Jack Kemp–A True Believer In The American Dream–Passes
“If you wish to win a man over to your ideas, first make him your friend.”
~ Abraham Lincoln
“There are no limits to our future if we don’t put limits on our people.”
If your parents and family were Democrats, you knew why Jack Kemp appealed to them, he listened and spoke to their concerns and dreams.
He understood that ideas had consequences and good ideas need to be shared and communicated to those who normally did not vote your political party.
“There really has not been a strong Republican message to either the poor or the African American community at large.”
He understood that if you put family needs ahead of government needs then tax cuts were and are the only way to go. The American family and the government would both be winners:
“Every time in this century we’ve lowered the tax rates across the board, on employment, on saving, investment and risk-taking in this economy, revenues went up, not down.”
He understood that in sports and life you can only succeed or win when you are in the arena playing to win and on offense:
“Winning is like shaving — you do it every day or you wind up looking like a bum.”
He will be greatly missed.
The ball has been passed.
Who will catch it?
GOP’s “Bleeding Heart” Passes
Former VP cannidate and Congressman Jack Kemp died
Conservatives Remember Jack Kemp…
Jack Kemp Remembered As ‘A Man of Ideas’
Self-Described ‘Bleeding-Heart Conservative’ Jack Kemp Dead of Cancer at 73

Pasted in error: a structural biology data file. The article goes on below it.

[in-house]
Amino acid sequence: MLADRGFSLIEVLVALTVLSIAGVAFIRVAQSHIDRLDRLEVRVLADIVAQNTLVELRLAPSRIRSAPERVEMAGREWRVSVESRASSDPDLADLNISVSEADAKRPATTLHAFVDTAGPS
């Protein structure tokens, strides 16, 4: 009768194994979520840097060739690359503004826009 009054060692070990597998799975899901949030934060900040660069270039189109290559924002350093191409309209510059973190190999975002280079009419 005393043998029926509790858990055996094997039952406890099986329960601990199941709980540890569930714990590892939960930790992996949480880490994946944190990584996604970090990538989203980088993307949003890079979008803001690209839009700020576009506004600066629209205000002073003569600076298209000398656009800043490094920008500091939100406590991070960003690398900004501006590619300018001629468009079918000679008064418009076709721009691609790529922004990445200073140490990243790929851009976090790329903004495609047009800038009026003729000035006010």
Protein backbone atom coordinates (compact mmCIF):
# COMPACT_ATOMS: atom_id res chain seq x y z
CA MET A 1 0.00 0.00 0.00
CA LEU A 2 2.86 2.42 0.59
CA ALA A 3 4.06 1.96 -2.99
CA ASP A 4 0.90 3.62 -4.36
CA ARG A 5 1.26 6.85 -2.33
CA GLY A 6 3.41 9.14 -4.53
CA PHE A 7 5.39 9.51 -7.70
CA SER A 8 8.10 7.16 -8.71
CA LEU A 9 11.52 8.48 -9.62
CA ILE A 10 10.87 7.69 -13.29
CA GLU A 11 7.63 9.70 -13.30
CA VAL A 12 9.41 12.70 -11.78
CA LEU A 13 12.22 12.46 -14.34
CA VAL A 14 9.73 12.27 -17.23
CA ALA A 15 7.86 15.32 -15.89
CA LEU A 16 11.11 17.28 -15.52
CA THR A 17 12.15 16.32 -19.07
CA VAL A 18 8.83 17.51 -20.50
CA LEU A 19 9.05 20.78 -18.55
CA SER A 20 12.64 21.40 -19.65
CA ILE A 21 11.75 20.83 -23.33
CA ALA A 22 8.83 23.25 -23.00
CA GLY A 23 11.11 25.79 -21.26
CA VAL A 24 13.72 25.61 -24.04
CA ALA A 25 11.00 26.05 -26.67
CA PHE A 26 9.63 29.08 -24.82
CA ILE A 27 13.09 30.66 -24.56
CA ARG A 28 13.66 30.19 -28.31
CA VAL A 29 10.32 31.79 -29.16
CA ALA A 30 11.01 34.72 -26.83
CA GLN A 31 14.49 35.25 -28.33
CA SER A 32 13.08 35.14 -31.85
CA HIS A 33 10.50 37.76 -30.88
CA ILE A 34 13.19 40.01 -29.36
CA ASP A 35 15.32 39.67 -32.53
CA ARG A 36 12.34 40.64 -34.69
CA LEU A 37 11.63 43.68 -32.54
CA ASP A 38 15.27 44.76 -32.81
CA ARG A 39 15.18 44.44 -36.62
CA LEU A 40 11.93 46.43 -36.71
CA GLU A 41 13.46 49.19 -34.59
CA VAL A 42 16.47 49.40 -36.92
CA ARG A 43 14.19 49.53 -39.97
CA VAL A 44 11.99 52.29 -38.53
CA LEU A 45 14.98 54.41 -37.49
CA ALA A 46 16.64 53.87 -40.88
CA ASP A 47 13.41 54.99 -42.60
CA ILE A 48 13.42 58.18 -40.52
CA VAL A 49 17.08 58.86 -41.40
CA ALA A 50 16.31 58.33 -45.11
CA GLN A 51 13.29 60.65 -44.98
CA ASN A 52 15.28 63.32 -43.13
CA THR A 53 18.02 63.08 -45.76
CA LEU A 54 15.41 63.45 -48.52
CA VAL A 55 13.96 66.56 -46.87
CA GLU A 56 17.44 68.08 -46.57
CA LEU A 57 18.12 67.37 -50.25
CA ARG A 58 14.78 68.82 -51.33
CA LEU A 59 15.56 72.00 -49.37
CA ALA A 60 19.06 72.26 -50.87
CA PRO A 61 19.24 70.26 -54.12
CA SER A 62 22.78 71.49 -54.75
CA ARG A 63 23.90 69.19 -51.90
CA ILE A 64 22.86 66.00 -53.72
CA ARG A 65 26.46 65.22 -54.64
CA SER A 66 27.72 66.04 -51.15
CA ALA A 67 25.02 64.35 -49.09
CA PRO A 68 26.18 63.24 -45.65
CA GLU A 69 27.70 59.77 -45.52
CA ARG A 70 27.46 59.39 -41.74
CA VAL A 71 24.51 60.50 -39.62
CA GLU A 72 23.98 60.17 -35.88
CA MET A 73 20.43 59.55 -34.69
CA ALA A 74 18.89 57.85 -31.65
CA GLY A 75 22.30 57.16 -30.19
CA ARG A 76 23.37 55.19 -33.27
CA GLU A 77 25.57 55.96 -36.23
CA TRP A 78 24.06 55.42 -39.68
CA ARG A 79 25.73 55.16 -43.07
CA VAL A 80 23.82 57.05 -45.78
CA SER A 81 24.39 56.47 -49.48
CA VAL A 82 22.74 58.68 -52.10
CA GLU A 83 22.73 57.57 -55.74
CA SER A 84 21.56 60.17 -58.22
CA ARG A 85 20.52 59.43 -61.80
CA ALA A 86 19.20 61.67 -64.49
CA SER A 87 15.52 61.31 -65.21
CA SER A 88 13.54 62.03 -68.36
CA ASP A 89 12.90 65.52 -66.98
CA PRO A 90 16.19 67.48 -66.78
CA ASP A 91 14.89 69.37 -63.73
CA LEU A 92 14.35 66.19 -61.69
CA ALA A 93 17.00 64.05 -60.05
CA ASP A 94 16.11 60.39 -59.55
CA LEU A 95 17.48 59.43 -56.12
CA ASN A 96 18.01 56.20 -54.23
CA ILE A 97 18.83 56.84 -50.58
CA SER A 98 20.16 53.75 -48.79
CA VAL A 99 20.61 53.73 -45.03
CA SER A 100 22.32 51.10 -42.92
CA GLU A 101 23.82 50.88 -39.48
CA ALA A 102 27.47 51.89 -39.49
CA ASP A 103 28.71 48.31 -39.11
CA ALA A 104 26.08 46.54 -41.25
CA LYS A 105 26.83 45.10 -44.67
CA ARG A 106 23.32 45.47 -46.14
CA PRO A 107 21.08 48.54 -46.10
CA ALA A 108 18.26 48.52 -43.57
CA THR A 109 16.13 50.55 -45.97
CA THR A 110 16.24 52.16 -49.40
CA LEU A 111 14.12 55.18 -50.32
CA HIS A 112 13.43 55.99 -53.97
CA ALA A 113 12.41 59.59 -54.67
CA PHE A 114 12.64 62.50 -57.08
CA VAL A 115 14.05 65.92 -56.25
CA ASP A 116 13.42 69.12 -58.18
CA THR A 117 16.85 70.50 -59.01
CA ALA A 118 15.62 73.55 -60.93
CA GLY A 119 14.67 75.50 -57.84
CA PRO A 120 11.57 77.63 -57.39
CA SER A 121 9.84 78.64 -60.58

Two Guys in a Newsroom (May 4, 2009)
“Upon the subject of education, not presuming to dictate any plan or system respecting it, I can only say that I view it as the most important subject which we as a people can be engaged in.”
“We will not rest, … until there’s a quality education — public, private, parochial, charter, magnet or whatever — for every child living in the United States of America, every family in America. We should be their party.”
Background Articles and Videos
“…Jack French Kemp (July 13, 1935 – May 2, 2009) was an American politician and professional football player. In the 1996 election, he was Republican presidential nominee Bob Dole’s running mate for Vice President. He had previously contended for the presidential nomination in the 1988 Republican primaries. Kemp began his political career with nine terms as a Congressman for Western New York, from 1971 to 1989, and subsequently served as Housing Secretary in the George H. W. Bush administration.
As an economic conservative, Kemp advocated low taxes and supply-side policies. His positions spanned the social spectrum, ranging from his conservative opposition to abortion to his more libertarian stances advocating immigration reform. As a proponent of both Chicago school and supply-side economics, he is notable as an influence upon the Reagan agenda and the architect of the Economic Recovery Tax Act of 1981, which is known as the Kemp–Roth tax cut.
Before politics, Kemp was a professional quarterback for 13 years in the National Football League (NFL), Canadian Football League (CFL), and American Football League (AFL). He served as captain of both the San Diego Chargers and Buffalo Bills and earned the AFL Most Valuable Player award in 1965 after leading the Bills to a second consecutive championship. He played in the AFL for all 10 years of its existence, appeared in its All-Star game seven times, played in its championship game five times, and set many of the league’s career passing records. Kemp also co-founded the AFL Players Association, for which he served five terms as president. During the early part of his football career, he served in the United States Army Reserve.
After his days in political office, Kemp remained active as a political advocate and commentator, and served on corporate and non-profit organization boards. He also authored, co-authored, and edited several books. He promoted American football and advocated for retired professional football players. Kemp was the benefactor of Pepperdine University’s Jack F. Kemp Institute of Political Economy. …”